Photo by  Dennis Keeley

Photo by Dennis Keeley

Stone Fruit Jam

This is a basic recipe for any type of stone fruit jam–plums, apricots and peaches—and it is truly the best. It can be doubled easily. Do not triple or the jam can scorch when there is too much volume to cook evenly. Apricot is most people’s favorite and one of the easiest because you don’t have to peel them.

A note on the jam-making fad—I am all for it! Take time to look at the artisan jams sold at farmer’s markets and specialty food stores, as the jam makers have been unbowed by tradition and include a number of interesting avor pairings in their products, such as rose water, pepper and geraniums.


  • 9 cups fruit, cut up
  • 6 cups sugar
  • Juice of one lemon
  • 1 or 2 Tbs. Grand Marnier (optional) 


  • Copper jam pan (If you don’t have this specialized equipment, it is best to use a low, wide pan which allows the liquid to evaporate more quickly—a requirement for jam to thicken and jell. 
  • Immersion blender (wand)
  • Jam funnel
  • Jar lifter
  • Lid holder
  • Ladle
  • Large, deep stockpot for sealing and sterilizing the filled and sealed jam jars—known as the hot water bath process


  • Prior to jam making, it is important to sterilize the jars. I run the jars and the outer rings in the dishwasher and keep them hot.
  • Sterilize the inner lids in boiling water for a few minutes using the lid holder.
  • If using peaches you will need to prepare them with a bit more care. Peel using a sharp vegetable peeler with a serrated edge or submerge them in boiling water for 10 to 15 seconds. Plunge in ice water. Remove and peel. Cut away the red around the pit.
  • Chop up each peach half into 3 sections and cut those into 3 additional pieces. They should be medium, bite-sized pieces. If using apricots and plums, you need only to remove the pit and cut into fourths. The plum peel adds gorgeous color and tartness. Also, there is no “fringe” around plum or apricot pits to worry about.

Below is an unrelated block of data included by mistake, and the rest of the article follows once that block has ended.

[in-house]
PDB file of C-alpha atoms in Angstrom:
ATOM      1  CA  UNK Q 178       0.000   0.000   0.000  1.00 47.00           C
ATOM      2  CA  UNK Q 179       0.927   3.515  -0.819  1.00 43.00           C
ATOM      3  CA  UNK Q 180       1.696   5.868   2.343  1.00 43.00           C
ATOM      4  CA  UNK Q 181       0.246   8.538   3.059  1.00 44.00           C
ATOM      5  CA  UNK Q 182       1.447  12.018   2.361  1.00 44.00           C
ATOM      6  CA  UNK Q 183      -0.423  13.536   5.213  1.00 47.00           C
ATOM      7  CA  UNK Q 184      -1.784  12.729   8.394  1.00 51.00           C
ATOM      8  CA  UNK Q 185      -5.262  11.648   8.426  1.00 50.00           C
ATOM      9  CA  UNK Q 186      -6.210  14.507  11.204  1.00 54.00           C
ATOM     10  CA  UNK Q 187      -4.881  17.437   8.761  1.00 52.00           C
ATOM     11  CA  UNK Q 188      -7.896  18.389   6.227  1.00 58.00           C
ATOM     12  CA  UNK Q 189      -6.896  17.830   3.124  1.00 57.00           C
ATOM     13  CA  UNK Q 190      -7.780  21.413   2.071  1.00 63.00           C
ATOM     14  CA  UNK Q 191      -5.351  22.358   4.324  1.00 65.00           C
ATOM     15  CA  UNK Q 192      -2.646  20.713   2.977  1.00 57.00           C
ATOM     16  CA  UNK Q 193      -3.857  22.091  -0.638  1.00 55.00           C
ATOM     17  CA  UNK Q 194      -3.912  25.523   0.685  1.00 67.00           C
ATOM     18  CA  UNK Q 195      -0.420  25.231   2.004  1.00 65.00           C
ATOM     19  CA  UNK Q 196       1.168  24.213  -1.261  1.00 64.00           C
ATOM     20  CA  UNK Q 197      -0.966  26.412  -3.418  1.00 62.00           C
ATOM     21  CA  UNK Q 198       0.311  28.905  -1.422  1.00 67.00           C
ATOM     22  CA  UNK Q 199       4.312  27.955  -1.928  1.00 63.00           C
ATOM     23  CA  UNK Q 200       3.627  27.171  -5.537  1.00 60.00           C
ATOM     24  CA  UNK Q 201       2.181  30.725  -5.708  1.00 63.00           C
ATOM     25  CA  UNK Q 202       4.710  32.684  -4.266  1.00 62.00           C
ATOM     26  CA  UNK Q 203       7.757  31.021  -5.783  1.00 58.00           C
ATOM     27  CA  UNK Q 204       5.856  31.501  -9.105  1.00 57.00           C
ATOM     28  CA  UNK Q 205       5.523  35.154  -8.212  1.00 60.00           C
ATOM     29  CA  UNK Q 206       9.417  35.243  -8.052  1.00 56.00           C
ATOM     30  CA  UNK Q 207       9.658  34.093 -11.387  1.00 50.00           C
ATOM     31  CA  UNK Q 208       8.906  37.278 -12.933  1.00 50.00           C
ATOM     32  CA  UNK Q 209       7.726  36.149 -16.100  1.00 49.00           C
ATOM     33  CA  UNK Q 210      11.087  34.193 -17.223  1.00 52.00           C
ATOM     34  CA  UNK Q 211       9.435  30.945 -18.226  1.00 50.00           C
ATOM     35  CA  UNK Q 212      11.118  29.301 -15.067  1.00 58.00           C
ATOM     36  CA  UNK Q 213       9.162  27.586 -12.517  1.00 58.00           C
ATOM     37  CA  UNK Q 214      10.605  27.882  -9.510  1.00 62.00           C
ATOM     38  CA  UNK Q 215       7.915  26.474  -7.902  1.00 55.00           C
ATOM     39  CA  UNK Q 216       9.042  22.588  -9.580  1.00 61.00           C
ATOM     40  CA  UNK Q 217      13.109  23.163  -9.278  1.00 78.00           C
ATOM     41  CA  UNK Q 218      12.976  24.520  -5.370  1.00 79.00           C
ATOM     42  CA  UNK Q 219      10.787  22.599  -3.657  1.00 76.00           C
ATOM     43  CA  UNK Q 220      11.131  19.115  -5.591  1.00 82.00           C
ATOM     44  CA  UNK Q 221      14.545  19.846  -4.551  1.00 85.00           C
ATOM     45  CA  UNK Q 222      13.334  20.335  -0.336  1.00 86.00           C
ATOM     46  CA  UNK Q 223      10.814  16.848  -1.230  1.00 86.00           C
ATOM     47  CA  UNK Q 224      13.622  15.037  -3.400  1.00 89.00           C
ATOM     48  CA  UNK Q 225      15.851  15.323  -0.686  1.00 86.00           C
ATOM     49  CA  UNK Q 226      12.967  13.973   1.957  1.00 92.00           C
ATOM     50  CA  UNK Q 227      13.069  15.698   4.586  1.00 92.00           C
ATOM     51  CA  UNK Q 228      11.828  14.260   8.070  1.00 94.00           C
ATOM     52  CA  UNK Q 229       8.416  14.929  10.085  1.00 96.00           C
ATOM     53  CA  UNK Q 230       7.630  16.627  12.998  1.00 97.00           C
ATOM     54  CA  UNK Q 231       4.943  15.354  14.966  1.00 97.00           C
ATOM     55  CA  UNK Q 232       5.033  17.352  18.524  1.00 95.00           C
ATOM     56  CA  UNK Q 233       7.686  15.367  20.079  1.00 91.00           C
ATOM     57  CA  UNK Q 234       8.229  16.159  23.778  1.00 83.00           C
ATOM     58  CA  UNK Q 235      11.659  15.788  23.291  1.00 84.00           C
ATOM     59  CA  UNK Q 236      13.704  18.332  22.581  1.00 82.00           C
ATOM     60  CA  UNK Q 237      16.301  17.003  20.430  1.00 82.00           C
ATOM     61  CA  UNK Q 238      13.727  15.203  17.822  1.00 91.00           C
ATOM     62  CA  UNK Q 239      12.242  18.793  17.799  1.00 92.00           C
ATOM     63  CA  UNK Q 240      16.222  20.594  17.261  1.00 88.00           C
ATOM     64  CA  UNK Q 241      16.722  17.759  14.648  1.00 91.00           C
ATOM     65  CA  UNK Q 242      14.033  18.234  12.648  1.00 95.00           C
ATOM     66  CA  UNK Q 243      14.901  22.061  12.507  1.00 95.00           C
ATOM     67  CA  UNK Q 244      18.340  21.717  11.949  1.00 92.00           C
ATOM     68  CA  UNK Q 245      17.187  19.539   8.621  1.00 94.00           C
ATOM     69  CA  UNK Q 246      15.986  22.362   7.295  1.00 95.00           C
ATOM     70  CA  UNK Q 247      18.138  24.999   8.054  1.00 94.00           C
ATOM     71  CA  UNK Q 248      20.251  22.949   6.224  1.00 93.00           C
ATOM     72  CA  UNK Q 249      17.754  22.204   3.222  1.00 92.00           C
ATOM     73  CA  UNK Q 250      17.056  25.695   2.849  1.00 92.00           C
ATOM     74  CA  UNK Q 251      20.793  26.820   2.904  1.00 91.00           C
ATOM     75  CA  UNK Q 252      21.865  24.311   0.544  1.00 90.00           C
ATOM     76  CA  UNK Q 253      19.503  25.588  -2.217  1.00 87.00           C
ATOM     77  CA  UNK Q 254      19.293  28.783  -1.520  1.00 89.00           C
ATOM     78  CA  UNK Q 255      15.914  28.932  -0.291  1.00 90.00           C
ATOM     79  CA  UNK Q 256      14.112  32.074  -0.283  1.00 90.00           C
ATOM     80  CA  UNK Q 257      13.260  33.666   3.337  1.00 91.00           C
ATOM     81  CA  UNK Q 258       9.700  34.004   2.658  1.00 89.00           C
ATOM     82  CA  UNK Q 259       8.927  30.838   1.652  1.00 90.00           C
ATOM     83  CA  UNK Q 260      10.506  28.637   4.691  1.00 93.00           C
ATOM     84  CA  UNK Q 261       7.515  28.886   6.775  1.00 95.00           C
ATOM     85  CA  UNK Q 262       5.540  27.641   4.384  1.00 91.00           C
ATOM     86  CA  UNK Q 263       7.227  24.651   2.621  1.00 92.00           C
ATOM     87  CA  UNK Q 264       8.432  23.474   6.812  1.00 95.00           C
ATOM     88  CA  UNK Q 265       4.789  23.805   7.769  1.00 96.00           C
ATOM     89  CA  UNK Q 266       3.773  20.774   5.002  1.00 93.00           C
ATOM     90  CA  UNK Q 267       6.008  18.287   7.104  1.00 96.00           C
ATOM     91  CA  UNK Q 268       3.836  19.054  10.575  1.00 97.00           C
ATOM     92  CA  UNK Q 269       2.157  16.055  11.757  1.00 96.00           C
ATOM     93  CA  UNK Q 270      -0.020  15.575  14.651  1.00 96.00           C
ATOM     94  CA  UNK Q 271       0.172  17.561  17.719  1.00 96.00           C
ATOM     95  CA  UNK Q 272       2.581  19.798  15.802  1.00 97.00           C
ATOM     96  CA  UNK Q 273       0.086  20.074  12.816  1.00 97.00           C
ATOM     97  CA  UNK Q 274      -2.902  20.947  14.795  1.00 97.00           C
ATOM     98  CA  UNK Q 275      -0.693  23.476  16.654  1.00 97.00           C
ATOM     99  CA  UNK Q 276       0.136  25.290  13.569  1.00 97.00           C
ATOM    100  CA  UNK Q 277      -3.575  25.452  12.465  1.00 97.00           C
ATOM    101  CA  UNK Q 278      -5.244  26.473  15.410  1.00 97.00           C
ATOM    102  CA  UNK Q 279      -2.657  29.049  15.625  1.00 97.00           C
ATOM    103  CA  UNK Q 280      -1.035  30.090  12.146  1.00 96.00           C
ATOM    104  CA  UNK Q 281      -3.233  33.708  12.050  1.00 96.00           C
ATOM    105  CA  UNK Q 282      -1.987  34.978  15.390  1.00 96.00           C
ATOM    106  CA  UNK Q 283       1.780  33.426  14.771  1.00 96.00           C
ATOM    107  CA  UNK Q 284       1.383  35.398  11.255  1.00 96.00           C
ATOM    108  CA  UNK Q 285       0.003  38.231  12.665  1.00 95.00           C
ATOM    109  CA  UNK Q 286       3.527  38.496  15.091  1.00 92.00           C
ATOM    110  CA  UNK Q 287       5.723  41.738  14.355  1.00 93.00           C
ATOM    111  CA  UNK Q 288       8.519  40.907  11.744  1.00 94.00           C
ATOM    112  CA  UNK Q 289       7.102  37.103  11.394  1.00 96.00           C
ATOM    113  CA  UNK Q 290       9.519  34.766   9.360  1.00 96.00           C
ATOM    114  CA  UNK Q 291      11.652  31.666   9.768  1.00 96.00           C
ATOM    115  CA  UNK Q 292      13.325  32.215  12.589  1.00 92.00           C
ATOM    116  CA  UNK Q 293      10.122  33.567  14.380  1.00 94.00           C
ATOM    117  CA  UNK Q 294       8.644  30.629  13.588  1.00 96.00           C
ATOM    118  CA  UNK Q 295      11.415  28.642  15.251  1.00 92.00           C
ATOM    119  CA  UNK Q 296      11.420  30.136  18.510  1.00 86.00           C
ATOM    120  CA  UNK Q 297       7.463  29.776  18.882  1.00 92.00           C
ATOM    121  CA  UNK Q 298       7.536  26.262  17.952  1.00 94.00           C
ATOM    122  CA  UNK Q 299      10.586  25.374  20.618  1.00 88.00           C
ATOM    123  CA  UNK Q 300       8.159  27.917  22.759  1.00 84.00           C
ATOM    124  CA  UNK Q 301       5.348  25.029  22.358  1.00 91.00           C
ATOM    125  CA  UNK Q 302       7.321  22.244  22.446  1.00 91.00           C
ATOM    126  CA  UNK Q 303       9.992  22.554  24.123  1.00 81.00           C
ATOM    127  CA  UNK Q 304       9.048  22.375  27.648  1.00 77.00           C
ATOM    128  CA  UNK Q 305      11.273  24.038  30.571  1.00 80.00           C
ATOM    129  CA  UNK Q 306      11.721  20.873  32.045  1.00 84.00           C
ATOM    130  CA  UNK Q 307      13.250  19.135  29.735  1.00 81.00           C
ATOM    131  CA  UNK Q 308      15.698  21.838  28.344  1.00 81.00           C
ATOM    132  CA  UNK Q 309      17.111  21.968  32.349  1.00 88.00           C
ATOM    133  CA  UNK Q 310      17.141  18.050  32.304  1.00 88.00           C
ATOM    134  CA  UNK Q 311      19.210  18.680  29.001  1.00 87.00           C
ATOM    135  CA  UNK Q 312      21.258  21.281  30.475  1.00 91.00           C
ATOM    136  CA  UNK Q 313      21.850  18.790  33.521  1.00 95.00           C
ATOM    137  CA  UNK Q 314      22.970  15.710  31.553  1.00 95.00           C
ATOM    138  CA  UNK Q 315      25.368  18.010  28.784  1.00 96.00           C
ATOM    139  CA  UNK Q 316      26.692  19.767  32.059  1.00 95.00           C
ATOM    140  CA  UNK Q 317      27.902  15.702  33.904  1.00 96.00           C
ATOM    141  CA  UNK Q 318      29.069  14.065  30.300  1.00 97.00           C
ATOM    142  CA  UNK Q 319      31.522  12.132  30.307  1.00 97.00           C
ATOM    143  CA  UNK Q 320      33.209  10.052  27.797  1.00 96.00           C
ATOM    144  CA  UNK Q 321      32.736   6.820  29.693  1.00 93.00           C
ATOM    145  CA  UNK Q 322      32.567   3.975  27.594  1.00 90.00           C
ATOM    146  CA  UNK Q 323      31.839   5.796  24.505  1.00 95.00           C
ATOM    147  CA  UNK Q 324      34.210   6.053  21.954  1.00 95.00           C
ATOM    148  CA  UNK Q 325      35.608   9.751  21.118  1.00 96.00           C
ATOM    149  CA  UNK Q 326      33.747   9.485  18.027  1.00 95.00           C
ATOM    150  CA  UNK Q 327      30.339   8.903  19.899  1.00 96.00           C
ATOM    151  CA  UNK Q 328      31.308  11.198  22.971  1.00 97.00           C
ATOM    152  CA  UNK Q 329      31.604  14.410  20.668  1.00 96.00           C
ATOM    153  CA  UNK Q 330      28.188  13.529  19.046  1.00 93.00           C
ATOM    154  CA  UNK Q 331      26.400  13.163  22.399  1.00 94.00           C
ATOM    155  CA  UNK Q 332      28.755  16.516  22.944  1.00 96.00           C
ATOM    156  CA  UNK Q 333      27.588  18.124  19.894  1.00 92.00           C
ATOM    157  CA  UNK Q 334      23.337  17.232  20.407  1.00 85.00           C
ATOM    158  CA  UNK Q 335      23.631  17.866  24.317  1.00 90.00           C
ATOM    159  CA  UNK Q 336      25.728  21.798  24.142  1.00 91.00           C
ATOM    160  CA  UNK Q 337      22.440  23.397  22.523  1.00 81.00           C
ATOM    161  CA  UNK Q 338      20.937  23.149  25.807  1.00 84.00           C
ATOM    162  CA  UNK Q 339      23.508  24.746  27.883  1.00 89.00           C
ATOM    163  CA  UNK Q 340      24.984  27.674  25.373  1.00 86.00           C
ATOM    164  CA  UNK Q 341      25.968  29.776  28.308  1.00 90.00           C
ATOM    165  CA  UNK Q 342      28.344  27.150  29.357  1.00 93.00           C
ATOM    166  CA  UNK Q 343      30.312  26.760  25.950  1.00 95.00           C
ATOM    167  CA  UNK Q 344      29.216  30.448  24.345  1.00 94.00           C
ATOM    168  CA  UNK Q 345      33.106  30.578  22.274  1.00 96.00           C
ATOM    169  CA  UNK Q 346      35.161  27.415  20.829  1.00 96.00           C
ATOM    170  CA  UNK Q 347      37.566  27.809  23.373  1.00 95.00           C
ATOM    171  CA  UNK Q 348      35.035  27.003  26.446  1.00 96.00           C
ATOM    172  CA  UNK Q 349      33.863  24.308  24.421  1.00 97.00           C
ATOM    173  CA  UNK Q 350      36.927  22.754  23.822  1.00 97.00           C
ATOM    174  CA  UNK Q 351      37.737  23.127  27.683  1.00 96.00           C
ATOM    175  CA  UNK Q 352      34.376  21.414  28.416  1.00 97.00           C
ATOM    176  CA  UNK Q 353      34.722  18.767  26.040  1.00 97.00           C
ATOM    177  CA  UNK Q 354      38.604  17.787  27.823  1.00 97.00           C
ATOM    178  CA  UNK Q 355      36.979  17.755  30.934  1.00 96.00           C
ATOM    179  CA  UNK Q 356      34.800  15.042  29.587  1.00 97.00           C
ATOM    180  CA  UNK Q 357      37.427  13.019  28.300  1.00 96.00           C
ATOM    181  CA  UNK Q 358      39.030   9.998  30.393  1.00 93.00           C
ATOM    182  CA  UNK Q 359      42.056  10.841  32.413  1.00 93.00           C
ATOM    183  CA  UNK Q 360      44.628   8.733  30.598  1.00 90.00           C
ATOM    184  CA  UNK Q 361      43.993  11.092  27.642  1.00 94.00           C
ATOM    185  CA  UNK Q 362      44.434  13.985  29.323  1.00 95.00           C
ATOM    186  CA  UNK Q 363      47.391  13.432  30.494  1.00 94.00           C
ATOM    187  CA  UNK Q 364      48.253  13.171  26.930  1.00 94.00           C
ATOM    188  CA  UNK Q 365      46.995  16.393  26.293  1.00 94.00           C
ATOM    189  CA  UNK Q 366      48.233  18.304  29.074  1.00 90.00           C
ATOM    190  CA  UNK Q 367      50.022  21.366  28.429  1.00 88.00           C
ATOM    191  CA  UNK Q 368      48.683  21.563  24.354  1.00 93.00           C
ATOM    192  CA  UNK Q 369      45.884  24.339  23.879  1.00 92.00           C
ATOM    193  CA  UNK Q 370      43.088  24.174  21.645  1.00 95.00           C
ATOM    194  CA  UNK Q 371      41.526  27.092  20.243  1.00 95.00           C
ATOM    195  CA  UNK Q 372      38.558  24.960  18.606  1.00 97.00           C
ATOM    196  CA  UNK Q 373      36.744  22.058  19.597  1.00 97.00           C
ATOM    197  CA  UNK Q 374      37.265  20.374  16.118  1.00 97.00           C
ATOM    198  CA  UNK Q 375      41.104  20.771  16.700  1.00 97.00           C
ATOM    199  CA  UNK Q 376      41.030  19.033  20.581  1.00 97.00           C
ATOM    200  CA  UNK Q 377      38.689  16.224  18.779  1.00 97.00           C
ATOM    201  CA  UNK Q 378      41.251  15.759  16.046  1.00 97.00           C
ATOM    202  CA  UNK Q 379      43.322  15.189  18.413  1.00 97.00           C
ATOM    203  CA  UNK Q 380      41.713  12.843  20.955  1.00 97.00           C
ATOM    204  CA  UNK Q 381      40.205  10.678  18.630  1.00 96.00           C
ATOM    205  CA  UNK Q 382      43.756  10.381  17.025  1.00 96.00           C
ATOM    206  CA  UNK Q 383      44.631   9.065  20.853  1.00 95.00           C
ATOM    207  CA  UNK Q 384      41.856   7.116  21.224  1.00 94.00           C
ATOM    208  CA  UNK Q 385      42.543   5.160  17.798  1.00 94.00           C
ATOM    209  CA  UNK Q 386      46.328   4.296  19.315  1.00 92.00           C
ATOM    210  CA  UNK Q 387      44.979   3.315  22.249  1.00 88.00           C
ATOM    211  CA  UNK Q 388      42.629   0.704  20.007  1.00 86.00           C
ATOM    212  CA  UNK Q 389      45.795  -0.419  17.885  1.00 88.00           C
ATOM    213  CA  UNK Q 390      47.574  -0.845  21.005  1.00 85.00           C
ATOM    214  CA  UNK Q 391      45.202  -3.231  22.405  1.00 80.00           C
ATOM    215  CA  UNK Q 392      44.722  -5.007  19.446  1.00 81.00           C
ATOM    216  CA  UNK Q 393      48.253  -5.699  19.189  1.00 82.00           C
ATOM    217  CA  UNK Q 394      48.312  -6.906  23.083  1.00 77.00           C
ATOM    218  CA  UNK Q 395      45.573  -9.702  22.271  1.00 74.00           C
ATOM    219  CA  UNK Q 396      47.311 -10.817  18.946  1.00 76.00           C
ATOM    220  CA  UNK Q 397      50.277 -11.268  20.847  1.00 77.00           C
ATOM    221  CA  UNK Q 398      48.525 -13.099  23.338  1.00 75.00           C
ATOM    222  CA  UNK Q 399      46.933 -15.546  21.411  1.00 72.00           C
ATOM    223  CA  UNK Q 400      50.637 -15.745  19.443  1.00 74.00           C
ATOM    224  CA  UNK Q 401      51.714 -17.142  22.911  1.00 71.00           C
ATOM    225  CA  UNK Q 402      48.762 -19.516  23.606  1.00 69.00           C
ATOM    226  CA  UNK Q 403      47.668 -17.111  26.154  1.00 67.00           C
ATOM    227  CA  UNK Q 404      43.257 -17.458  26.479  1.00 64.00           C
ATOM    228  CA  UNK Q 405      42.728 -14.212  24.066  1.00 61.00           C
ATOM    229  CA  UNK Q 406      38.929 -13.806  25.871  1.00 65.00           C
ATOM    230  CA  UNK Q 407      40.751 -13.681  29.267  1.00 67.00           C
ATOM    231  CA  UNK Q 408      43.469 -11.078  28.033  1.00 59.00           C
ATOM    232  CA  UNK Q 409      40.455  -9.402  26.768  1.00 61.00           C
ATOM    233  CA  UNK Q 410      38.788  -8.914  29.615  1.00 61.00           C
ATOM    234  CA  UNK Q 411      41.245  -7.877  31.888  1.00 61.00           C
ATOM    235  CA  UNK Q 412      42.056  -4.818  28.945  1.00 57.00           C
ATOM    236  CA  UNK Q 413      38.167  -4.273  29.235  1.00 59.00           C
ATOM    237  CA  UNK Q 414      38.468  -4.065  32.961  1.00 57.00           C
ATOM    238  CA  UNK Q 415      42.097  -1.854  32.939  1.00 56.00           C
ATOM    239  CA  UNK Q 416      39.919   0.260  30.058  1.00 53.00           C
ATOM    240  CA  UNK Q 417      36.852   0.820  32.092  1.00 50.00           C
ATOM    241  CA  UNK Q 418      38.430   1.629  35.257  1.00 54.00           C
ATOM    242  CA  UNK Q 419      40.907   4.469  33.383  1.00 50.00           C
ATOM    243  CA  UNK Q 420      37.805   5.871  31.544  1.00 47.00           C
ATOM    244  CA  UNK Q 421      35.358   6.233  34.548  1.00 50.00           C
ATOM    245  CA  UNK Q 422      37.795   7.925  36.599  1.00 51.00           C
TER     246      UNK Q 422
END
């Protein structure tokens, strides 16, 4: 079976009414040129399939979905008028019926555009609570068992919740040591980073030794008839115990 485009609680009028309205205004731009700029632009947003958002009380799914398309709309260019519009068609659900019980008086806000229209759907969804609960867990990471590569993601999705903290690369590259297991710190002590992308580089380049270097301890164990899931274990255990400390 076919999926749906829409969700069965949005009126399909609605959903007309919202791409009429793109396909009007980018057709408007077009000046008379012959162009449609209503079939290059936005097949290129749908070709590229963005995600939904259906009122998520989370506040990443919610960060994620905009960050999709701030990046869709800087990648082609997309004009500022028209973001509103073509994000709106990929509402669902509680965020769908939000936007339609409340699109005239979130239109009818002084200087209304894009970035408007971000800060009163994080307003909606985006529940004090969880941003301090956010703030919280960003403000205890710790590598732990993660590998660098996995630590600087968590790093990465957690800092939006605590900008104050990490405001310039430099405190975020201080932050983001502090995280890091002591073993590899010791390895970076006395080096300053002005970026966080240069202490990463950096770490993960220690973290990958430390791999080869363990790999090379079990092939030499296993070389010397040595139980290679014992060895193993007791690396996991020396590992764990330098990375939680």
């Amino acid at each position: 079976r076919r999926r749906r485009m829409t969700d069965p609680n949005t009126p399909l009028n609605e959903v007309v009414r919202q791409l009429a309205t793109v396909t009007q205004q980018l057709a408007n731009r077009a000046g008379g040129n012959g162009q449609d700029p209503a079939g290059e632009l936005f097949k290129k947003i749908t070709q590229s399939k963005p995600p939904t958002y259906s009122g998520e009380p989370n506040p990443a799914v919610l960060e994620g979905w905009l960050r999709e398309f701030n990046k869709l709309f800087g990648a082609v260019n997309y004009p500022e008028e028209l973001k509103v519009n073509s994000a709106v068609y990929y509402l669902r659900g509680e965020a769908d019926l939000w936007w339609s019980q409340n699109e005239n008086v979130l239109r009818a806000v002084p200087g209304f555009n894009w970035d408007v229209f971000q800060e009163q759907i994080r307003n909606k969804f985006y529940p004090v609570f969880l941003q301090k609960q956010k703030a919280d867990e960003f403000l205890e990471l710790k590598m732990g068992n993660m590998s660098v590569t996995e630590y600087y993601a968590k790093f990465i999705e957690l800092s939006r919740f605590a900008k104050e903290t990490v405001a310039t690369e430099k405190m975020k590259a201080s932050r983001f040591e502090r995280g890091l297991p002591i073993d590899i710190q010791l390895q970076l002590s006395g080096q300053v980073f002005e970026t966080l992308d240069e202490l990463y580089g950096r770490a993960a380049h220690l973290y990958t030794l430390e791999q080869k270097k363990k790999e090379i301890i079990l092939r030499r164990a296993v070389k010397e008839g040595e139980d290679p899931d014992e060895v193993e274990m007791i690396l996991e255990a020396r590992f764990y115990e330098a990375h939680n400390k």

• Measure and add prepared fruit to the jam pan.
  • Mix with the sugar and the lemon juice.
  • Let mixture sit for 1/2 hour in the jam or large sauté pan. The juices will draw out to prevent scorching.
  • Turn on the heat slowly and stir until the sugar melts.
  • Let the fruit, sugar and lemon juice boil gently until pourable, like a thick syrup. Use a candy or jam thermometer and continue heating the jam until it registers the finishing temperature for your area. (Refer to the chart below for finishing temperatures [gel point] based on altitude. This takes about 45 minutes.
  • Once up to temperature, use an immersion blender or potato masher to chop up most of the fruit to make more consistent. Take care to leave the wand below the surface of the jam mixture when it is blending or you will most surely burn yourself with hot flying jam. At a certain point, the jam creates a great deal of foam.  Stir frequently at this point to prevent the liquid from boiling over.  The foam will subside just before it reaches the gel point. Take care to pay attention to gel point temperature. It is better to err on the side of a bit undercooked. If you cook the jam too long, it will be like rubber or taste burnt.
  • Add Grand Marnier to the apricot or plum jam at this point just before the jam is up to temperature/gel point.
  • Place the jam funnel on the lip of the jars, ladle the jam mixture into the sterilized jars.
  • Leave about 1/4-inch of head space between the top of the jam and the jar top.
  • Wipe the rims thoroughly with a clean damp paper towel. (I dip the paper towel into the boiling water used for the sterilizing bath.)
  • Close the jars, but not too tightly.
  • Then process them in a hot water bath. Make sure the jars are covered by at least 2 to 3 inches of boiling water.
  • Continue cooking on a low boil for 10 to 12 minutes.
  • Remove jars with jar lifter and let cool on a wire rack. You should hear a pinging sound as the jars seal. When cool, remove outer rings and check each jar for a good seal. Then dry the outer rings to prevent rust and screw back on the next day after the jam is cool.

SEASONAL FOOD SOURCES: Lily and Steve’s Porch Market, Sprouts, farmers markets, neighbors and friends.  (Remember to keep your eyes open for potential foraging goods.) 

NOTE: If the inner lid does not seal properly after the water bath, simply try again by making sure that the jar seal and ring are aligned correctly. Repeat the hot water bath as described. If the jam is too loose, take out of the jars, clean them in the dishwasher and boil the jam for a few more minutes to thicken. You will have to use new sealers but can reuse the outer rings. Take care to pay attention to gel point temperature. It is better to err on the side of a bit undercooked. If you cook the jam too long, it will be like rubber or taste burnt.